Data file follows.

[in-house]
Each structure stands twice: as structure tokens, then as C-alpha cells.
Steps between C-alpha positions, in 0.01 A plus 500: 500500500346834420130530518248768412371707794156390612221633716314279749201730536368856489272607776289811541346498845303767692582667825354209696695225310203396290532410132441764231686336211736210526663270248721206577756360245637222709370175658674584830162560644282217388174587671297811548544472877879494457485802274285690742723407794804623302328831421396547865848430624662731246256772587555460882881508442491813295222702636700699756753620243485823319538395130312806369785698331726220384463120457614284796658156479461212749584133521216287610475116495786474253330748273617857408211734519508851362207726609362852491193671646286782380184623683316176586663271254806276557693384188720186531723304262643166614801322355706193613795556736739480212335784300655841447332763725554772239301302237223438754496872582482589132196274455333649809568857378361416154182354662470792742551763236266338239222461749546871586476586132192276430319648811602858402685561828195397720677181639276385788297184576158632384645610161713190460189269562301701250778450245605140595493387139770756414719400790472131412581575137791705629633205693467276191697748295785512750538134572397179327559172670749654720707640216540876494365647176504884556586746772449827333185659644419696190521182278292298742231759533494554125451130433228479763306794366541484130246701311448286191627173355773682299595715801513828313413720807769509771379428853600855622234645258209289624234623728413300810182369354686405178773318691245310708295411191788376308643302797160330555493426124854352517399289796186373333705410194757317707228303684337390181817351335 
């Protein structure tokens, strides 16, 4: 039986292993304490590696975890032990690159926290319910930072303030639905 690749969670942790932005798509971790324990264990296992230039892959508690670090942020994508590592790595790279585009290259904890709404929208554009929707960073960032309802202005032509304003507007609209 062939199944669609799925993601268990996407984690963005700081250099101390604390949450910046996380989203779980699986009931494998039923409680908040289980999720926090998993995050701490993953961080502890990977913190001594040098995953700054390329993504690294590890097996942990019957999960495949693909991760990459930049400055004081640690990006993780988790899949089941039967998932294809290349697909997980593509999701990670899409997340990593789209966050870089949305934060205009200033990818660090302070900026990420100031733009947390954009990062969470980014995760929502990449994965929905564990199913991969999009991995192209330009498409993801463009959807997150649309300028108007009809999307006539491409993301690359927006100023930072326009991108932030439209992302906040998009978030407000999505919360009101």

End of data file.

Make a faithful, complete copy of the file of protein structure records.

[in-house]
Each structure stands twice: as structure tokens, then as C-alpha cells.
Steps between C-alpha positions, in 0.01 A plus 500: 500500500346834420130530518248768412371707794156390612221633716314279749201730536368856489272607776289811541346498845303767692582667825354209696695225310203396290532410132441764231686336211736210526663270248721206577756360245637222709370175658674584830162560644282217388174587671297811548544472877879494457485802274285690742723407794804623302328831421396547865848430624662731246256772587555460882881508442491813295222702636700699756753620243485823319538395130312806369785698331726220384463120457614284796658156479461212749584133521216287610475116495786474253330748273617857408211734519508851362207726609362852491193671646286782380184623683316176586663271254806276557693384188720186531723304262643166614801322355706193613795556736739480212335784300655841447332763725554772239301302237223438754496872582482589132196274455333649809568857378361416154182354662470792742551763236266338239222461749546871586476586132192276430319648811602858402685561828195397720677181639276385788297184576158632384645610161713190460189269562301701250778450245605140595493387139770756414719400790472131412581575137791705629633205693467276191697748295785512750538134572397179327559172670749654720707640216540876494365647176504884556586746772449827333185659644419696190521182278292298742231759533494554125451130433228479763306794366541484130246701311448286191627173355773682299595715801513828313413720807769509771379428853600855622234645258209289624234623728413300810182369354686405178773318691245310708295411191788376308643302797160330555493426124854352517399289796186373333705410194757317707228303684337390181817351335 
């Protein structure tokens, strides 16, 4: 039986292993304490590696975890032990690159926290319910930072303030639905 690749969670942790932005798509971790324990264990296992230039892959508690670090942020994508590592790595790279585009290259904890709404929208554009929707960073960032309802202005032509304003507007609209 062939199944669609799925993601268990996407984690963005700081250099101390604390949450910046996380989203779980699986009931494998039923409680908040289980999720926090998993995050701490993953961080502890990977913190001594040098995953700054390329993504690294590890097996942990019957999960495949693909991760990459930049400055004081640690990006993780988790899949089941039967998932294809290349697909997980593509999701990670899409997340990593789209966050870089949305934060205009200033990818660090302070900026990420100031733009947390954009990062969470980014995760929502990449994965929905564990199913991969999009991995192209330009498409993801463009959807997150649309300028108007009809999307006539491409993301690359927006100023930072326009991108932030439209992302906040998009978030407000999505919360009101």